The headline numbers from Cisco Systems' (NASDAQ: CSCO) fiscal second-quarter report were far from impressive. Revenue slumped by 2% year over year, driven by weakness in the core switching and routing segments. Non-GAAP EPS was flat, aided by share buybacks.
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There were some bright spots. The security business expanded by 14%, continuing its impressive streak of growth. And the collaboration business returned to growth after a disappointing first quarter. But data center, another growth business, suffered a decline in revenue, and weakness in the core businesses overwhelmed any pockets of strength.
Image source: Cisco Systems.
Cisco has been shifting toward a recurring-revenue business model, embracing subscription software and services as it aims to lower its dependence on hardware sales. This shift is hurting the company's results, knocking at least 2 percentage points off revenue growth, according to CFO Kelly Kramer.
The good news for Cisco investors is that progress is clearly being made. Deferred revenue, particularly deferred revenue related to subscriptions, is soaring. With a weak top line, that's the number that Cisco wants investors to focus on. However, investors shouldn't ignore the price tag associated with the acquisitions that are helping to drive that growth.
$17.1 billion and counting
Deferred revenue is booked as a liability on the balance sheet when a company receives payment for a product or service which it has yet to deliver. In the case of a subscription, this deferred revenue is transformed into real revenue over the length of the contract. Subscription businesses that take payment upfront for software or services that will be delivered over time often use deferred revenue growth as a proxy for future revenue growth. It's far from a perfect measure, but it gives investors a rough way to judge a subscription company's performance.
Cisco's total deferred revenue reached $17.1 billion at the end of the second quarter, up 13% year over year. Deferred revenue related to services grew 9% year over year to $10.5 billion, while product deferred revenue jumped 19% to $6.6 billion. The rapid growth of the product deferred revenue was mostly due to a surge in software and subscriptions.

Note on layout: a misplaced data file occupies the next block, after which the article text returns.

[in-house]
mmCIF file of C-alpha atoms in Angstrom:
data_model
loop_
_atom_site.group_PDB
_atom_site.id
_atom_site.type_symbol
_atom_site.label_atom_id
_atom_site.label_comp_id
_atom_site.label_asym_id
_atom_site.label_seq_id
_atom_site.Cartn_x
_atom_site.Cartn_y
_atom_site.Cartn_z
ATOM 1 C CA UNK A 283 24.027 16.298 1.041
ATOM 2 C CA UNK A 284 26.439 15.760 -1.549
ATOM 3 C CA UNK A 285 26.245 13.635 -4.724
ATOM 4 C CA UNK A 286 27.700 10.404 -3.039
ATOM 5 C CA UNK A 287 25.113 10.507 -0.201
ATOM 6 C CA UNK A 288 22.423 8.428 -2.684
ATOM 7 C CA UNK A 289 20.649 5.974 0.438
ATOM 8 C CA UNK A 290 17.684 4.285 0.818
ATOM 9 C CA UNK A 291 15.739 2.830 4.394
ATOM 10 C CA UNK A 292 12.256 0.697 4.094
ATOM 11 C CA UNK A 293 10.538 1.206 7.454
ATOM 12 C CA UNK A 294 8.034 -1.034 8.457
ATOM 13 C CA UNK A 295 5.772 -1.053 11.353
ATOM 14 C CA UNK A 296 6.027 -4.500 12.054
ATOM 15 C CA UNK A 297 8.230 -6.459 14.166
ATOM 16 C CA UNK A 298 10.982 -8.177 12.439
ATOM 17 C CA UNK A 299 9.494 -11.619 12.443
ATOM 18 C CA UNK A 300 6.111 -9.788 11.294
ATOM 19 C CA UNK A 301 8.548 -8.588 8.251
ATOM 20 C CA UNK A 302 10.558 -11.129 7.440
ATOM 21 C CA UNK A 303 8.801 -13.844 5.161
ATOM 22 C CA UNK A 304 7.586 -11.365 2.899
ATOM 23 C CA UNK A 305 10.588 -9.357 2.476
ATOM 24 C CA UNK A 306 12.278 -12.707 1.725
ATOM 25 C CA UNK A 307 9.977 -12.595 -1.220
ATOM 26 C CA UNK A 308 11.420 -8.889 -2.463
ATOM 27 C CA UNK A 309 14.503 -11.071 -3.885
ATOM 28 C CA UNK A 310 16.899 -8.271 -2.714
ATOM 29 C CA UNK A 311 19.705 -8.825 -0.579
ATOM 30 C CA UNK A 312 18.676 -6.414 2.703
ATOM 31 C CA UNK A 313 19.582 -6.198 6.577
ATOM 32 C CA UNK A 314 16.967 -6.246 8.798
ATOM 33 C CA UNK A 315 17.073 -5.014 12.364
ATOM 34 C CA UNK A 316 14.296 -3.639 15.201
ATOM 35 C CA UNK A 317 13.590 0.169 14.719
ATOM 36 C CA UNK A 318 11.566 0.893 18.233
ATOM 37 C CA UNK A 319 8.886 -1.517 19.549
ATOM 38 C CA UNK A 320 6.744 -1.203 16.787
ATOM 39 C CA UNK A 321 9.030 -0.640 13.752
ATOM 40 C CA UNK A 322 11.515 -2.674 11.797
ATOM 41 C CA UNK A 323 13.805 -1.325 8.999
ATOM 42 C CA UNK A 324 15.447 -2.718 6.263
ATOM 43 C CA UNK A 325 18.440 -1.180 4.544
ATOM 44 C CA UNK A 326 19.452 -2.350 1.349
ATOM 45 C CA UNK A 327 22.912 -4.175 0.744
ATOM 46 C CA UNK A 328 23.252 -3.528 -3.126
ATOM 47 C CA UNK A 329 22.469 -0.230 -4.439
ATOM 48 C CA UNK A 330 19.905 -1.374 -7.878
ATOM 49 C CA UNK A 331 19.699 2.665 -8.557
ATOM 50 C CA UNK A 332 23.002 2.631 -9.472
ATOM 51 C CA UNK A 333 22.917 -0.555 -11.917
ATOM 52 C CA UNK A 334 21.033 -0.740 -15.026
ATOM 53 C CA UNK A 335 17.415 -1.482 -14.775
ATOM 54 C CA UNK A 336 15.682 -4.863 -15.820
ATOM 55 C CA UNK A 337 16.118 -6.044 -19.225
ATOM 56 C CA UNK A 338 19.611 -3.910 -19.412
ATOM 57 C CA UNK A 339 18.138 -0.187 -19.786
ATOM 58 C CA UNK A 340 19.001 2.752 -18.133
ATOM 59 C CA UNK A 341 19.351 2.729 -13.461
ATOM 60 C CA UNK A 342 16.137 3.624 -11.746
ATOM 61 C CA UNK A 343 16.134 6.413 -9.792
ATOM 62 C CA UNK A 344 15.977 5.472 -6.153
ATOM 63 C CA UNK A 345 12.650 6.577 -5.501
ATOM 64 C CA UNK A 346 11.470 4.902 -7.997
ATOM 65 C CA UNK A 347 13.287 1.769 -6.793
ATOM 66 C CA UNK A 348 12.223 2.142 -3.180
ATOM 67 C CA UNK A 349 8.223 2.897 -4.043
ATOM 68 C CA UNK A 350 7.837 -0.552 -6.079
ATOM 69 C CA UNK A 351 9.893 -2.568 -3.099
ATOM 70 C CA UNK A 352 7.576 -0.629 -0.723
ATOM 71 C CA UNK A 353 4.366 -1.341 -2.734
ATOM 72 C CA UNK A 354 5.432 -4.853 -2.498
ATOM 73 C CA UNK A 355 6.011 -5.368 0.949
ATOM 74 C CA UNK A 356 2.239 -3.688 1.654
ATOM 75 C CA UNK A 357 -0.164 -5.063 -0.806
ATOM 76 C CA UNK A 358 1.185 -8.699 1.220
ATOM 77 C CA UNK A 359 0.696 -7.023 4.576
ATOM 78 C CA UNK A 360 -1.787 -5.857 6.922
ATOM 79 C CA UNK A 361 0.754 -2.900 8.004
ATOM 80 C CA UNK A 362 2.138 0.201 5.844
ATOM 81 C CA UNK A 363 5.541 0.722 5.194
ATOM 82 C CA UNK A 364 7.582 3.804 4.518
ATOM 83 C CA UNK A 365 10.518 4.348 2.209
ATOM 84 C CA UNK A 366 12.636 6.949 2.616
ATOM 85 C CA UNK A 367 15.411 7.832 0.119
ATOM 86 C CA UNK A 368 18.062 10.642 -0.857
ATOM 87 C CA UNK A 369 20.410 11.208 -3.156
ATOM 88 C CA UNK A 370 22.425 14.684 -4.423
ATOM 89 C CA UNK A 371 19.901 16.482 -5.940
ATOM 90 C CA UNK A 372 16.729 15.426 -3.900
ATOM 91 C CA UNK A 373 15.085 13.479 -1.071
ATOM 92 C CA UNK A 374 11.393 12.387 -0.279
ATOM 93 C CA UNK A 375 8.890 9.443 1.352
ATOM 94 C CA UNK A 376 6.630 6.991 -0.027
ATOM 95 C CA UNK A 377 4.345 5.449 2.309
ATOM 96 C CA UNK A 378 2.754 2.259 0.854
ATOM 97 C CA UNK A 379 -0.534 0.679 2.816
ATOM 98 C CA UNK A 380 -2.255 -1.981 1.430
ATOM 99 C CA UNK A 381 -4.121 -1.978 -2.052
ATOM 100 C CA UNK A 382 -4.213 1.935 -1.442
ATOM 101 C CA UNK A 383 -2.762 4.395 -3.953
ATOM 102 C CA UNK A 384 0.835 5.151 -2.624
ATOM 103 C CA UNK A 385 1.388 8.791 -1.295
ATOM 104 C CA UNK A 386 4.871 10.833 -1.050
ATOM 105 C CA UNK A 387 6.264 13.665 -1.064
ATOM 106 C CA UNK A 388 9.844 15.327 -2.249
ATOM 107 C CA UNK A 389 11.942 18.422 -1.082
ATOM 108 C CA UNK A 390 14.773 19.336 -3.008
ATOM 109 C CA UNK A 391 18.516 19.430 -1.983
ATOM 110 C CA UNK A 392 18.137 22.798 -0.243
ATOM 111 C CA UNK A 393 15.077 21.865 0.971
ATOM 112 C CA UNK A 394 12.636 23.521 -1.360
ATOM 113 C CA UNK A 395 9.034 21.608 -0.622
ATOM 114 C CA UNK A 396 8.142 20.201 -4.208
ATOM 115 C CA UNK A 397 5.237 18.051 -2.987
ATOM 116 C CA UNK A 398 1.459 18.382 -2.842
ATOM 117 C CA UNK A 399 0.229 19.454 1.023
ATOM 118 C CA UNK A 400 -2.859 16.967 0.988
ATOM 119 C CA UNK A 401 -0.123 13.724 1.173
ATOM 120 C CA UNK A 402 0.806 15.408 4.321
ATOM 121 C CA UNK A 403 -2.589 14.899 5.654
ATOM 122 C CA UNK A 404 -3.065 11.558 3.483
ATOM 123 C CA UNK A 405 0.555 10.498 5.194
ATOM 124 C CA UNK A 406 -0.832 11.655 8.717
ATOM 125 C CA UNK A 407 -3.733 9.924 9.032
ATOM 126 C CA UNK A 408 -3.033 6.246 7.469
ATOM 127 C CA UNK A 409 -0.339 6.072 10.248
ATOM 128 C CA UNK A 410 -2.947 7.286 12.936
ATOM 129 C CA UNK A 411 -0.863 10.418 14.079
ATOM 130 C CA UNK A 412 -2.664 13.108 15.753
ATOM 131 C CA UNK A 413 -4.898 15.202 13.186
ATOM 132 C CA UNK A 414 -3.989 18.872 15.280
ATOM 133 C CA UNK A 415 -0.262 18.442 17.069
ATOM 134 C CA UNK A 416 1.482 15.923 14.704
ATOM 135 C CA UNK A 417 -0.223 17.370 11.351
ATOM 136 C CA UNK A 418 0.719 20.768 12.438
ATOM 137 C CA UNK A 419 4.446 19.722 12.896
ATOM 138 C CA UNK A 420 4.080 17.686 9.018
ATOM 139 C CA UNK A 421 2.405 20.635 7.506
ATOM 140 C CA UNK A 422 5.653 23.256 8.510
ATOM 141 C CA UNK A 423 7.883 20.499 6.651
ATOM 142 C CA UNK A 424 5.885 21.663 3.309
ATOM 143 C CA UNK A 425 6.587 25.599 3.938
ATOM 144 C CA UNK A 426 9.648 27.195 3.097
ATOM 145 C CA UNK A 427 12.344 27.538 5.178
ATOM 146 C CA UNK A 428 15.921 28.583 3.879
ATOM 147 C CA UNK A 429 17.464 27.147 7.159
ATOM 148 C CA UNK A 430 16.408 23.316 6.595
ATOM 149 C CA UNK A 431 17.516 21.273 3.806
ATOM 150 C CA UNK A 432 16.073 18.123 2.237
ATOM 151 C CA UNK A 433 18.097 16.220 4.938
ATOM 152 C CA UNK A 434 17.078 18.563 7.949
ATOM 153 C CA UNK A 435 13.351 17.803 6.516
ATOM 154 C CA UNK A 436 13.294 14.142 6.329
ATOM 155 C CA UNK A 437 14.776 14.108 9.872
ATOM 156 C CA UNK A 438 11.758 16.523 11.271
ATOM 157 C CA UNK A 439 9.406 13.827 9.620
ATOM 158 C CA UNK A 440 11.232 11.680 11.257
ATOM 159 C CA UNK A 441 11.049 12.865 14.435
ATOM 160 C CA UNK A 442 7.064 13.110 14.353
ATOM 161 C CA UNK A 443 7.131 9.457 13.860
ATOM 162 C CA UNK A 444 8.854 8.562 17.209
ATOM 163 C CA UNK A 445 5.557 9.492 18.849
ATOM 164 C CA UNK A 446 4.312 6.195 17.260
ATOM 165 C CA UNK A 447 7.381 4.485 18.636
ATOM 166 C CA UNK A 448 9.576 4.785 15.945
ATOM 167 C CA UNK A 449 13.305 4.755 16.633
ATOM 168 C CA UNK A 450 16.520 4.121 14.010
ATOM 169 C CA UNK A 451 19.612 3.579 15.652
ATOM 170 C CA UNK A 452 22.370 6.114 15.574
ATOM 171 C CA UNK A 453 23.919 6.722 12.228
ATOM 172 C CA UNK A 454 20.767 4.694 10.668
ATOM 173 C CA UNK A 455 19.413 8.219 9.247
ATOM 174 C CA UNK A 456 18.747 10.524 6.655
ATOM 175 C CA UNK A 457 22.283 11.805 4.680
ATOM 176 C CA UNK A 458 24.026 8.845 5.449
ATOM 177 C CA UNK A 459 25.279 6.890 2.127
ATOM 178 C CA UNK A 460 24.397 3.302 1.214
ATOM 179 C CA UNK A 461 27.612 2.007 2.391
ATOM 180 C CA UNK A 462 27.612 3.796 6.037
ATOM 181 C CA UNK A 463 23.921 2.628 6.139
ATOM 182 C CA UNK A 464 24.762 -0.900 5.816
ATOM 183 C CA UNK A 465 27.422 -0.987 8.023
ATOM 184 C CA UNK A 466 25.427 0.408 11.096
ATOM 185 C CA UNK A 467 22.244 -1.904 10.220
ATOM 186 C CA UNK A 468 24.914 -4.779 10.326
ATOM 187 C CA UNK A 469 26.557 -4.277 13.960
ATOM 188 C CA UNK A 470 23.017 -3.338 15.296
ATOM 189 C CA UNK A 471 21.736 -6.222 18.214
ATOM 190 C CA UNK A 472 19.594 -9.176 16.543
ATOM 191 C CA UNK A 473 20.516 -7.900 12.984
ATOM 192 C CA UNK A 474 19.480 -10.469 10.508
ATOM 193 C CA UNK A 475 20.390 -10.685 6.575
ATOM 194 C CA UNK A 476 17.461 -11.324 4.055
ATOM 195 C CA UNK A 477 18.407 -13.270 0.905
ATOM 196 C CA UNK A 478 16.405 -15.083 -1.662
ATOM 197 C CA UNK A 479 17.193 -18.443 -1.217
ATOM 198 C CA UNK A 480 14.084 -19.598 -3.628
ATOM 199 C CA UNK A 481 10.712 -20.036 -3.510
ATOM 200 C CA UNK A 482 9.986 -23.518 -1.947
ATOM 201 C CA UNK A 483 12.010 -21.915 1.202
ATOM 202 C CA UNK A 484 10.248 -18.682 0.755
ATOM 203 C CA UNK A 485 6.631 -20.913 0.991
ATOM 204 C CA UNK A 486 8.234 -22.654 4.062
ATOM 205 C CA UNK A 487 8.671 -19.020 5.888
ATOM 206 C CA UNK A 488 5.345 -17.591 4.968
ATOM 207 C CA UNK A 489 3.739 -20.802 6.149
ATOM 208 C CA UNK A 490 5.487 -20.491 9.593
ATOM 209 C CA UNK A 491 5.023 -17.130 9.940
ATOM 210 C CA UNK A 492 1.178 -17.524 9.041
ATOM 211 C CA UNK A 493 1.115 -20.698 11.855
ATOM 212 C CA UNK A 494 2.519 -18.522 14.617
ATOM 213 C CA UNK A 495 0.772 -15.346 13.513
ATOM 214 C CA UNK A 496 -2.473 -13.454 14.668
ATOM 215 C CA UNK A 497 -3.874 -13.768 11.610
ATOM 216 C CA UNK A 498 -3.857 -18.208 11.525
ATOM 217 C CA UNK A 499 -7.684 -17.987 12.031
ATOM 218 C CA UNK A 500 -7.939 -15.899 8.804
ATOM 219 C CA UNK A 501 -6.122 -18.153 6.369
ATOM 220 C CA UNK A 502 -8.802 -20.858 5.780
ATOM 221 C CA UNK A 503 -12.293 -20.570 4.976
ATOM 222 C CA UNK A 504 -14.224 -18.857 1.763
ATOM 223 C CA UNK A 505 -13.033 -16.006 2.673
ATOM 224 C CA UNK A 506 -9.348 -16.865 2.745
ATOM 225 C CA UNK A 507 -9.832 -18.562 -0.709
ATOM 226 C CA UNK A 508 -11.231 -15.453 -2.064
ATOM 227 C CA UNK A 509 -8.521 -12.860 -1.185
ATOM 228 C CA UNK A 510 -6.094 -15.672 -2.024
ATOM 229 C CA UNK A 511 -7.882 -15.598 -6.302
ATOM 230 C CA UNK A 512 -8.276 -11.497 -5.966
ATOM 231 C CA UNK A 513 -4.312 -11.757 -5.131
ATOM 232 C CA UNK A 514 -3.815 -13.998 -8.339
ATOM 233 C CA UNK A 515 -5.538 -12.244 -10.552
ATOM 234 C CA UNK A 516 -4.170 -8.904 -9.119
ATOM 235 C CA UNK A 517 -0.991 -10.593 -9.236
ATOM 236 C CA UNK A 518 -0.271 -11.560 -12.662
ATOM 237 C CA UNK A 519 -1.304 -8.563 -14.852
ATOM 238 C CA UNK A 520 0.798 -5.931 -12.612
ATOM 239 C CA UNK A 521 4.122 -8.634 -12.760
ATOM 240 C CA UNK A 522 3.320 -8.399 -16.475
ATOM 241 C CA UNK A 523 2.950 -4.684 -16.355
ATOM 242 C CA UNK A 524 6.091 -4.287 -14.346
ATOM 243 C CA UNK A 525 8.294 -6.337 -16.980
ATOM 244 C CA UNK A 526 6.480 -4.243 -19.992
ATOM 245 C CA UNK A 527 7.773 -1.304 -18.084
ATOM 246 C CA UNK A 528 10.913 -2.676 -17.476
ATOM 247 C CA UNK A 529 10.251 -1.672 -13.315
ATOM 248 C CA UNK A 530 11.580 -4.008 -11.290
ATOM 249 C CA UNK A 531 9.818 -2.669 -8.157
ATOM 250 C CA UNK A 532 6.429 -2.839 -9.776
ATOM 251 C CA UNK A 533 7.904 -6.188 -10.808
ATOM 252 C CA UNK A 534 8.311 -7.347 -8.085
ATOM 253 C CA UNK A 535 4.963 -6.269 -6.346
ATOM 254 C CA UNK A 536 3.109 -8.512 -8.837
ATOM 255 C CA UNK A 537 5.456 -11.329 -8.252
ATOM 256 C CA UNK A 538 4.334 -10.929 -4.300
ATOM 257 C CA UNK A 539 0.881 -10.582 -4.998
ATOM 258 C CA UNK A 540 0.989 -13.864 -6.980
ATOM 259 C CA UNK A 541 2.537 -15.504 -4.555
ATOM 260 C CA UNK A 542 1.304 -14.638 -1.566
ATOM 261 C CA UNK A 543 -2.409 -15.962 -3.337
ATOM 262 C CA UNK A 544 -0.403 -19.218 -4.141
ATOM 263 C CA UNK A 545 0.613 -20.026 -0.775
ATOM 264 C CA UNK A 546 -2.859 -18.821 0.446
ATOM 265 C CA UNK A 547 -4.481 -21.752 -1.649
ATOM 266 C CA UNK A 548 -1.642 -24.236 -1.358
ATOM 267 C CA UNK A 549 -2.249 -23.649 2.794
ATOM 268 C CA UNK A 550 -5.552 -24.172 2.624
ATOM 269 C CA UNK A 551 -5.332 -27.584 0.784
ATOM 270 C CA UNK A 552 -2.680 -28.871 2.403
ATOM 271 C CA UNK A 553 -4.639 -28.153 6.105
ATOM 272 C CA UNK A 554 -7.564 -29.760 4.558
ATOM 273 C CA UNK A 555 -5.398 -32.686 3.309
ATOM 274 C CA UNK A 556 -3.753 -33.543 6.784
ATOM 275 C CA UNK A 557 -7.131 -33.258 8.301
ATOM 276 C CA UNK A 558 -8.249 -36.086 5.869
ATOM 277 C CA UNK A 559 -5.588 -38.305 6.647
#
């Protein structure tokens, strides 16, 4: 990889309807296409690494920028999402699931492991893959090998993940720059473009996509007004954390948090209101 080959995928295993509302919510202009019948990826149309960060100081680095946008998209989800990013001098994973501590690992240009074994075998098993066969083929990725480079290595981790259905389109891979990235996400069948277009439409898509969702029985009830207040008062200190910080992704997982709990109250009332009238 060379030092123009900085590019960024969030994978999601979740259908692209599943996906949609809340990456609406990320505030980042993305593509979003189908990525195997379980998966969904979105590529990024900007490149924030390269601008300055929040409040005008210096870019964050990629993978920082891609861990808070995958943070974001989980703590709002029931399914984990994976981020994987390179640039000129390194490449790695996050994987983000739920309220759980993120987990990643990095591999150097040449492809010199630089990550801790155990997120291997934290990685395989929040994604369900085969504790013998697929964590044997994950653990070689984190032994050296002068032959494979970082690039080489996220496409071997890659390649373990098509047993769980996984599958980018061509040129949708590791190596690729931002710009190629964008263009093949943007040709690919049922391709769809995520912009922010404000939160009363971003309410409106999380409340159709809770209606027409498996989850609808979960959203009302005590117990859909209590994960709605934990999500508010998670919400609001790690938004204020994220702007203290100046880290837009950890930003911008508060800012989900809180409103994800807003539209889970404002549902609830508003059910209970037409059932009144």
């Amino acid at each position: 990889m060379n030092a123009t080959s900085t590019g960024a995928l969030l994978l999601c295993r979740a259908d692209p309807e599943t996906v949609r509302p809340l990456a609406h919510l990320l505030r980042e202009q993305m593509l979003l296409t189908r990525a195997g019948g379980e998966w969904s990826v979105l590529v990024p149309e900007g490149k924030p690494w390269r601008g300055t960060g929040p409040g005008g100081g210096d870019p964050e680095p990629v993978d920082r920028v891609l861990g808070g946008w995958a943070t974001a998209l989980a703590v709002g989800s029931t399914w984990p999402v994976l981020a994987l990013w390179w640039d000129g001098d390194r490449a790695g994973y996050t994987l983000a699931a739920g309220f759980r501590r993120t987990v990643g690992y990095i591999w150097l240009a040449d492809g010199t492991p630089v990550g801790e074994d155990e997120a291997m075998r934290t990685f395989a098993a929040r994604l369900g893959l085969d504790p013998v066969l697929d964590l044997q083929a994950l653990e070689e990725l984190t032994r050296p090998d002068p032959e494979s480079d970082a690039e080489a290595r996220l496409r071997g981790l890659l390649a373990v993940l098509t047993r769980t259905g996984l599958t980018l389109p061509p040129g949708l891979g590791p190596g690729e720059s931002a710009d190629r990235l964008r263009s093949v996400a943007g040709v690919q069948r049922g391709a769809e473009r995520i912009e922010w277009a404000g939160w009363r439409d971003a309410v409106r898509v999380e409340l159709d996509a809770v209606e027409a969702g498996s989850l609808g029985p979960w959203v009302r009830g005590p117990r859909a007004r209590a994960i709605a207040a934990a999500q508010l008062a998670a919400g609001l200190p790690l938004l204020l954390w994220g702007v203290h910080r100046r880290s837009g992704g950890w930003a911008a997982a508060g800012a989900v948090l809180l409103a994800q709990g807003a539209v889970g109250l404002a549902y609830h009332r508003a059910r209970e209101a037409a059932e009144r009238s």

Deferred revenue from software and subscriptions was up 51% year over year at the end of the second quarter, reaching $4 billion. This explosive growth has yet to drive meaningful revenue growth for the company overall, but the numbers are starting to get big. Roughly two-thirds of this growth can be attributed to the security, collaboration, and wireless businesses, with the rest coming from Cisco's larger segments.
Even growing by 51%, $4 billion of subscription deferred revenue doesn't yet mean much for a company that does nearly $50 billion in revenue each year. Cisco remains highly dependent on hardware sales, and that's unlikely to change anytime soon. But if the company can continue growing its subscription businesses at a rapid pace, revenue should eventually start consistently growing once again.
Driving growth with acquisitions
One pillar of Cisco's growth strategy is acquisitions. The company has made plenty of software acquisitions in recent years, adding to its security, collaboration, and Internet of Things portfolio. But the deal announced in January to acquire AppDynamicsrepresents an escalation. Cisco agreed to pay $3.7 billion for the application monitoring company, a staggering 16 times sales.
The deal makes strategic sense, and it will help Cisco further fill out its software business. But the price tag suggest that Cisco is putting growth ahead of discipline. Cisco has tens of billions of dollars of excess cash earning next to nothing, but dramatically overpaying for start-ups is a good way to waste it.
More software acquisitions are likely, especially if Cisco is able to repatriate some of its foreign cash at favorable rates in the near future. Additional deals will help turbocharge the company's shift to software and subscriptions, but investors should be concerned about the company's newfound willingness to pay excessive premiums.
The rapid growth of Cisco's deferred revenue is an encouraging sign that the company's shift to subscriptions and software is making progress and will eventually pay off. But acquisitions are driving a portion of that growth, and Cisco is paying a high price for AppDynamics to keep the ball rolling.
As a Cisco investor, I have mixed feelings about all of this. The push toward subscriptions and software is the right move, but the price tag for AppDynamics, which Cisco plucked right before its planned IPO, is troubling. I'm hoping that the company will be a little less eager to close deals in the future.
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